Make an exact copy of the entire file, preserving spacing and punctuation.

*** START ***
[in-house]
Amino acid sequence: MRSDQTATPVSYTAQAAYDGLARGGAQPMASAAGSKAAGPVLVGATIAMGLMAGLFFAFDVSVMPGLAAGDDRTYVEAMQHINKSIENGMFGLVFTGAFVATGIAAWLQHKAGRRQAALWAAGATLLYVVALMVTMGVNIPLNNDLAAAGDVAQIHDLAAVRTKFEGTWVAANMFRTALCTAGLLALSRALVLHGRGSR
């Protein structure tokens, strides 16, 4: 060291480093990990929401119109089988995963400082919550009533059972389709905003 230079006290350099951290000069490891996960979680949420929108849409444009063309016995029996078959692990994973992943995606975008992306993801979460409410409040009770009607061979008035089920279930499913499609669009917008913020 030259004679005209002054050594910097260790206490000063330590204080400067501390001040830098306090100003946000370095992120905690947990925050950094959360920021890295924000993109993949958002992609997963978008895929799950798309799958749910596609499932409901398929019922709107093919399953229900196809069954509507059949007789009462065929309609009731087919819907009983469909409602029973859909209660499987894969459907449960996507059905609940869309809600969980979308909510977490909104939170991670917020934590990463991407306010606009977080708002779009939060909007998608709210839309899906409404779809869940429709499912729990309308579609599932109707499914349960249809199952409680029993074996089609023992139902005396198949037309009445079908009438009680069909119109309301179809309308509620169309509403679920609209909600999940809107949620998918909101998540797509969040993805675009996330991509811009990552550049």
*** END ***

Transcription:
[in-house]
Amino acid sequence: MRSDQTATPVSYTAQAAYDGLARGGAQPMASAAGSKAAGPVLVGATIAMGLMAGLFFAFDVSVMPGLAAGDDRTYVEAMQHINKSIENGMFGLVFTGAFVATGIAAWLQHKAGRRQAALWAAGATLLYVVALMVTMGVNIPLNNDLAAAGDVAQIHDLAAVRTKFEGTWVAANMFRTALCTAGLLALSRALVLHGRGSR
């Protein structure tokens, strides 16, 4: 060291480093990990929401119109089988995963400082919550009533059972389709905003 230079006290350099951290000069490891996960979680949420929108849409444009063309016995029996078959692990994973992943995606975008992306993801979460409410409040009770009607061979008035089920279930499913499609669009917008913020 030259004679005209002054050594910097260790206490000063330590204080400067501390001040830098306090100003946000370095992120905690947990925050950094959360920021890295924000993109993949958002992609997963978008895929799950798309799958749910596609499932409901398929019922709107093919399953229900196809069954509507059949007789009462065929309609009731087919819907009983469909409602029973859909209660499987894969459907449960996507059905609940869309809600969980979308909510977490909104939170991670917020934590990463991407306010606009977080708002779009939060909007998608709210839309899906409404779809869940429709499912729990309308579609599932109707499914349960249809199952409680029993074996089609023992139902005396198949037309009445079908009438009680069909119109309301179809309308509620169309509403679920609209909600999940809107949620998918909101998540797509969040993805675009996330991509811009990552550049």